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Pakistan floods: why have they been so extreme this year?

Pakistan floods; Flood-affected people move to higher ground in Dadu district, Sindh province, Pakistan, on September 1, 2022.

By Wahid Bhat
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Flood-affected people move to higher ground in Dadu district, Sindh province, Pakistan, on September 1, 2022. Flash floods triggered by heavy monsoon rains have killed more than 1,100 people across Pakistan since mid-June 2022. More than 33 million people have been affected by the floods.

Pakistan floods

The impact of the recent floods in Pakistan is hard to fathom. At least a third of the country is underwater, which has caused the displacement of at least 33 million people (just over 10% of the total population), and the death of 1,200 people, of which 400 were minors. age. years. More than a million houses have been destroyed by landslides and overflowing rivers.

But what happened in Pakistan, which three months ago had temperatures above 40ºC and one day in May in Jacobabad it exceeded 51ºC, so now it is facing one of the worst floods in recent years. As Zia Hashmi, a water resources engineer at the Center for Global Change Impact Studies in Islamabad, Pakistan, told Nature, those heat waves began to set the conditions that led the country to live in the current situation.

What Hashmi explains is that warmer air has the ability to retain more moisture in the atmosphere. That is why, since the heat wave in May, some meteorologists have already warned that rainfall levels will be higher than normal when the monsoon (or rainy) season begins in July.

Warmer air can hold more moisture in the atmosphere. As a result, forecasters warned that extreme temperatures would likely lead to "higher than normal" levels of rainfall during the country's monsoon season, from July to September.

Melting glaciers in Pakistan

But the heat waves did not only influence this way. Athar Hussain, a climate scientist at COMSATS University in Islamabad, also told Nature that the heat of a few months ago has started to melt glaciers in the northern mountains. This increased the amount of water that reaches the tributary rivers of the Indus, the largest in the country and which flows from north to south. In addition, as seen in several videos circulating on social networks, several glacial lakes broke their dams, releasing large amounts of water.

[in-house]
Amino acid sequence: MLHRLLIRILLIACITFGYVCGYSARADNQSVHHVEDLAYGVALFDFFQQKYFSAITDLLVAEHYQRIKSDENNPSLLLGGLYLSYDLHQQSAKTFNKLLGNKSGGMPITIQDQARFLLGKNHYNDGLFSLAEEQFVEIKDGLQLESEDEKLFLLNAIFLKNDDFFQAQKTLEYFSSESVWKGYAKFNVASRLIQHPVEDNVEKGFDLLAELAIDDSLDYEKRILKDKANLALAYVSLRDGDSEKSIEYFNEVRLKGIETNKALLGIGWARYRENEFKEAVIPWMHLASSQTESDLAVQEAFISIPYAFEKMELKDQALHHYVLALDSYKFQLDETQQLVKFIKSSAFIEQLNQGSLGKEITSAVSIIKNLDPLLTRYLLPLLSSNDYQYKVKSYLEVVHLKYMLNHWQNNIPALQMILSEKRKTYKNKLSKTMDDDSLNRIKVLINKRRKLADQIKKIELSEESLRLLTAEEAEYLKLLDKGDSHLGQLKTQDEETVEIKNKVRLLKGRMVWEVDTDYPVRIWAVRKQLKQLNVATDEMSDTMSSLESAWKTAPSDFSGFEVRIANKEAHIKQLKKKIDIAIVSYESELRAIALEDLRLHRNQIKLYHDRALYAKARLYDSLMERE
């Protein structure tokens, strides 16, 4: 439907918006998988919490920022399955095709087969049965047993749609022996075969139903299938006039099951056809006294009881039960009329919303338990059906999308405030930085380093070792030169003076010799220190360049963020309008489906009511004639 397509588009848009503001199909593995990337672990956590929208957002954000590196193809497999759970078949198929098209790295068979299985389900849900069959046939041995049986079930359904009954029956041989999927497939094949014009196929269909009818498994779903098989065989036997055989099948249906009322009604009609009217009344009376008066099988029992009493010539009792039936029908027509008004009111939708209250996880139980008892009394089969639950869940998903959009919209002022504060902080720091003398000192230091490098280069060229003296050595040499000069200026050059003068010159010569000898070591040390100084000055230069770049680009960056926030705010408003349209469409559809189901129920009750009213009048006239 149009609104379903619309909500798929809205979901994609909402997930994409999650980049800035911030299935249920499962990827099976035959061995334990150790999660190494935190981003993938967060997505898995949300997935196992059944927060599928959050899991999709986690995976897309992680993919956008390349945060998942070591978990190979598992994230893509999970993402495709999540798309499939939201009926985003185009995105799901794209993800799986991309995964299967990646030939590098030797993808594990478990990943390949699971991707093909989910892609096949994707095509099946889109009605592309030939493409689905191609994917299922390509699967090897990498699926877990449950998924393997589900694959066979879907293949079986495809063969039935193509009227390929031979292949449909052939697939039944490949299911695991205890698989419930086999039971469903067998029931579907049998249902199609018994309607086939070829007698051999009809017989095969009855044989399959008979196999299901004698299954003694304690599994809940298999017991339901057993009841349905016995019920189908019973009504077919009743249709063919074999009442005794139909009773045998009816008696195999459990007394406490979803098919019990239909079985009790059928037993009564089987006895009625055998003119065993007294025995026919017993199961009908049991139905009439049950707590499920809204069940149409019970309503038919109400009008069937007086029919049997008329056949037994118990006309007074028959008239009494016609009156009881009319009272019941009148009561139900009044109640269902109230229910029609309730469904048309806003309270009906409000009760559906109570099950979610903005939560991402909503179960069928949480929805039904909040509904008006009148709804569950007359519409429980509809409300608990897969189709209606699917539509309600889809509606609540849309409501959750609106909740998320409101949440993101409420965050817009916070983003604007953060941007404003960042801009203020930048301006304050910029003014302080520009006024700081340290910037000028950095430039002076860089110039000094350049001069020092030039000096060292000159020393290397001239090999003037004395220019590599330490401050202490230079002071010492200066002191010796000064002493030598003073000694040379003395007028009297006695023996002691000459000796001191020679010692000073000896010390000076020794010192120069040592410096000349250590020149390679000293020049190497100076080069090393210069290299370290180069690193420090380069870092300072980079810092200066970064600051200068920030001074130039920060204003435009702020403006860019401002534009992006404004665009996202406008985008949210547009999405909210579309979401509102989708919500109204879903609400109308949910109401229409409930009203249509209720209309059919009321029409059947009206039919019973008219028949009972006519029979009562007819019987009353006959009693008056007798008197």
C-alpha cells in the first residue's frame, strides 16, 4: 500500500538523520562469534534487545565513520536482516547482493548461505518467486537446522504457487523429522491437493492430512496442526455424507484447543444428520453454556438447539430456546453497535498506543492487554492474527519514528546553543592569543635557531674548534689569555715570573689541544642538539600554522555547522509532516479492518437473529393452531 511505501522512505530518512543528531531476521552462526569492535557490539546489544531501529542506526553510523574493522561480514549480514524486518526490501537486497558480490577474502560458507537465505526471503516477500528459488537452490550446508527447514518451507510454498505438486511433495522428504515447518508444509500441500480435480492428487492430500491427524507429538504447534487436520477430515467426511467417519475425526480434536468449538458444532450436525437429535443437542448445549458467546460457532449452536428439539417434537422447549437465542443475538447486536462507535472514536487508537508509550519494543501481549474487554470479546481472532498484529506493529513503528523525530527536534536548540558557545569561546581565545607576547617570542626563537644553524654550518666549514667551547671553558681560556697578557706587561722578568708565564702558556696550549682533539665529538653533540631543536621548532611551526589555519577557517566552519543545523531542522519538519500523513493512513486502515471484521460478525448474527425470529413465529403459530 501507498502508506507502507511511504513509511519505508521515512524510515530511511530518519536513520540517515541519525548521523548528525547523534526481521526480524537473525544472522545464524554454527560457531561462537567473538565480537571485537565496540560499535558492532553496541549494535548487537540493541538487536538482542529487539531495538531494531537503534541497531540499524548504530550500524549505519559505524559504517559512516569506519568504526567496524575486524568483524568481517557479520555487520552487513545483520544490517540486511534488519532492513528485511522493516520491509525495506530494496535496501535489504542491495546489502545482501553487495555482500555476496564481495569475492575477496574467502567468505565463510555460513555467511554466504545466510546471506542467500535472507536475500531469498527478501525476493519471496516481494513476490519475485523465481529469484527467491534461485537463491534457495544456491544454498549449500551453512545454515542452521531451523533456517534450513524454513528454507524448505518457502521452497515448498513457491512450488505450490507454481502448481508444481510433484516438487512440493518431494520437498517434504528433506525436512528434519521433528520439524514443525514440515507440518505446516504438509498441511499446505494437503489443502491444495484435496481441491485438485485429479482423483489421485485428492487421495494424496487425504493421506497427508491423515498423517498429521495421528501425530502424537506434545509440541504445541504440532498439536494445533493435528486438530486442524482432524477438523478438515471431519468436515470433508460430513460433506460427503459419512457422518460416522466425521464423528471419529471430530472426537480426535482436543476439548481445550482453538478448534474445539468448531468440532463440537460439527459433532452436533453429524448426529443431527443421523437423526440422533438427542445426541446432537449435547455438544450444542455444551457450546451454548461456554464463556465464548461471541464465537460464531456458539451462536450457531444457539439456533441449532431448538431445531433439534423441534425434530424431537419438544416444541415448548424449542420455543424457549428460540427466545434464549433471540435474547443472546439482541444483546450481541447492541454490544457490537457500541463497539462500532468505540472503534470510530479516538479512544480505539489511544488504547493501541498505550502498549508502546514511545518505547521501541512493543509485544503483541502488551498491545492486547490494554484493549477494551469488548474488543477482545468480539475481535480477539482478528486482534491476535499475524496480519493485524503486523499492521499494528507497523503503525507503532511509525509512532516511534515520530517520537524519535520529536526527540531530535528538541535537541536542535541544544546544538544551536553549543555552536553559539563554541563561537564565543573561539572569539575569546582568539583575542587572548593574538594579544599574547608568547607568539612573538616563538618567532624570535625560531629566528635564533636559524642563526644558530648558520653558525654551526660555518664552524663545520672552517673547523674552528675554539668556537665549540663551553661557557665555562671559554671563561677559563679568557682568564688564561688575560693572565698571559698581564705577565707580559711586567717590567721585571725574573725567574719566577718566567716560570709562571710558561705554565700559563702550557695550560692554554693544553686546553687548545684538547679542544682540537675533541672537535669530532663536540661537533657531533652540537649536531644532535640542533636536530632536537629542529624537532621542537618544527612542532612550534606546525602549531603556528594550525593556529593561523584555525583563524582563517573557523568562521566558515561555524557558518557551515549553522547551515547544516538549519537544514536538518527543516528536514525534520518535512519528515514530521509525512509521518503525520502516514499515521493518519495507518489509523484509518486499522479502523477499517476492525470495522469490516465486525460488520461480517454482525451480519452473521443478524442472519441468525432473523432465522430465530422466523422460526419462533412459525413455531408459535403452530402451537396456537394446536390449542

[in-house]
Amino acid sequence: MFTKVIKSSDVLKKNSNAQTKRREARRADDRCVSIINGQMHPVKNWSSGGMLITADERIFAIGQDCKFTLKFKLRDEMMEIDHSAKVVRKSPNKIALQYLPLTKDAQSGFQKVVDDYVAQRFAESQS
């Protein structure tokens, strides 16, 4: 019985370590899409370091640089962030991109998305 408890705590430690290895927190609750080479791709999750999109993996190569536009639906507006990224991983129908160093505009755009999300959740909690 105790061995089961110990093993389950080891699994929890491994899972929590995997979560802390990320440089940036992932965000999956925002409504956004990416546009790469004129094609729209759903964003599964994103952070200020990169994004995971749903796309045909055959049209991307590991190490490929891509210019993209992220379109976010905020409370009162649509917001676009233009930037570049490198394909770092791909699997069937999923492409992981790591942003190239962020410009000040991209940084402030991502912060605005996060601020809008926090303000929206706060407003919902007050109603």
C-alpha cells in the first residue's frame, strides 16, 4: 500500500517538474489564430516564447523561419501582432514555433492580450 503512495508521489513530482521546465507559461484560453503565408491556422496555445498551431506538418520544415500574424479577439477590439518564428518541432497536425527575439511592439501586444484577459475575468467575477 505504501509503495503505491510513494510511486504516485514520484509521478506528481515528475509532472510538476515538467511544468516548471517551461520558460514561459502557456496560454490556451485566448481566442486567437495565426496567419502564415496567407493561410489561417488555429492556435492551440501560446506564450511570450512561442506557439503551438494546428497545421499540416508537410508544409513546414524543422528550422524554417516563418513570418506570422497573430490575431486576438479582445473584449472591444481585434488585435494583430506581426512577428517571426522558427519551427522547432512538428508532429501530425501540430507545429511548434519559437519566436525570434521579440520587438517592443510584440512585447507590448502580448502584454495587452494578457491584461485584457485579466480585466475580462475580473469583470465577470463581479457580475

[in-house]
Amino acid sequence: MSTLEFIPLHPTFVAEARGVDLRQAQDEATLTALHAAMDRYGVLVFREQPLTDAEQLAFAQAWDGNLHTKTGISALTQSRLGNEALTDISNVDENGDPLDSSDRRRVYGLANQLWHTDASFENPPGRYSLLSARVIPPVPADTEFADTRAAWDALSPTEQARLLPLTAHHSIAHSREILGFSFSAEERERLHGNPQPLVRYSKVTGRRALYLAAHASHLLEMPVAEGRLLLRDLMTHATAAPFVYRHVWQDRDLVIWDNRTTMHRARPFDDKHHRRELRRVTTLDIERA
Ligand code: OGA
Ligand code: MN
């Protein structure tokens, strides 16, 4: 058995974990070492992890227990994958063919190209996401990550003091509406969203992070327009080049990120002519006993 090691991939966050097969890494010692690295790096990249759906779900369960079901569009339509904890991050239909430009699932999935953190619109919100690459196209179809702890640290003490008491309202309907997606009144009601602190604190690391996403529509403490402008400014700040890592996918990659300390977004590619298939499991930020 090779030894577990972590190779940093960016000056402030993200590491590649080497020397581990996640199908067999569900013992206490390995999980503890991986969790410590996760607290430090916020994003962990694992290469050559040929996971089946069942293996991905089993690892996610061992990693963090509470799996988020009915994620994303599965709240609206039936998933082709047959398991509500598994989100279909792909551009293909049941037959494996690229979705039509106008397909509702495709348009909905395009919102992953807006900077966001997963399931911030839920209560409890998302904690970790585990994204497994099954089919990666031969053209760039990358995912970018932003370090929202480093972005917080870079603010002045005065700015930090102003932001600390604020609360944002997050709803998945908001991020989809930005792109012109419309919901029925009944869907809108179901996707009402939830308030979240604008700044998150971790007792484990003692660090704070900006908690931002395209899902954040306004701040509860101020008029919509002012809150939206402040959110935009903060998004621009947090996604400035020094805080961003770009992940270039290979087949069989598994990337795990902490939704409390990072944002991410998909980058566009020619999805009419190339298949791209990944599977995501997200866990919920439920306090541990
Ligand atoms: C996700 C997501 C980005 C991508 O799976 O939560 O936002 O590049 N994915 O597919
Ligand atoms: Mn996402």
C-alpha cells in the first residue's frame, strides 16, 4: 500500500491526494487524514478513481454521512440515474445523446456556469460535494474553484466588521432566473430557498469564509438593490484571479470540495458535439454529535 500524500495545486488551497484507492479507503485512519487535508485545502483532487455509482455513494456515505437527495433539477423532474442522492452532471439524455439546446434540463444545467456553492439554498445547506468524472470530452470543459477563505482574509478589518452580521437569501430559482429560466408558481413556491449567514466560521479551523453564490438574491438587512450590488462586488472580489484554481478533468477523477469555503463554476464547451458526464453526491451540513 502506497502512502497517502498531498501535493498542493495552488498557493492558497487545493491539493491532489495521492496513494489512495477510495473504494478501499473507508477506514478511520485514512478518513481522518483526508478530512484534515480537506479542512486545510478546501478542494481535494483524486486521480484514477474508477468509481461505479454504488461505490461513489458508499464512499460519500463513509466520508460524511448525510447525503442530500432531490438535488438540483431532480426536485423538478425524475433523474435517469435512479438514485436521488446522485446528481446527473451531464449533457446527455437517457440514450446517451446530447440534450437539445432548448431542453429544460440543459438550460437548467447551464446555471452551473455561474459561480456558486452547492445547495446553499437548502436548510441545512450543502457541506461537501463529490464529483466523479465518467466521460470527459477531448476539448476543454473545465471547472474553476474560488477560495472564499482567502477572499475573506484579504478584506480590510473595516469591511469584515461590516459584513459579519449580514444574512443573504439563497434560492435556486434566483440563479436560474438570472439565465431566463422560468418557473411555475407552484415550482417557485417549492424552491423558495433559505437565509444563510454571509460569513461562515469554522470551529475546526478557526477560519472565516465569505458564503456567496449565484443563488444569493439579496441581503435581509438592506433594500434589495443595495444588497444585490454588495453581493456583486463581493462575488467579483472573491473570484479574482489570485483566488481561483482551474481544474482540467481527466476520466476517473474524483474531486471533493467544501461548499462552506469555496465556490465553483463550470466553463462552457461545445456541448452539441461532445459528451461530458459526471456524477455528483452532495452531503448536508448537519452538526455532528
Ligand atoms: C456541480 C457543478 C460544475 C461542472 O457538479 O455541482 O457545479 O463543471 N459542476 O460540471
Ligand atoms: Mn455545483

A third meteorological factor to understand the current situation in Pakistan has to do with the fact that the start of the monsoon season was a few weeks ahead of historical records. Furthermore, according to Andrew King, a climatologist at the University of Melbourne, Australia, this "was wetter overall over a wider region for a very long period of time," he told Nature.

Poor disaster management

Other factors that may be influencing are the extension of the La Niña phenomenon, which, as the World Meteorological Organization (WMO) said this week, has a 70% probability of extending until the end of the year, which would mean that, for the first time In this century, the planet will experience a triple episode of this phenomenon. Climate change, which has caused Pakistan to warm by 0.3ºC per decade between 1952 and 2009, also has a lot to do with it.

“An ineffective flood early warning system, poor disaster management, political instability and unregulated urban development. The lack of drainage and water storage infrastructure, as well as the country's large population living in flood-prone areas, are likely other contributing factors," the journal article concludes after consulting officials and experts in Pakistan. The problem, as Malik Amin Aslam, Pakistan's former climate change minister, put it, is that "the worst is not over."

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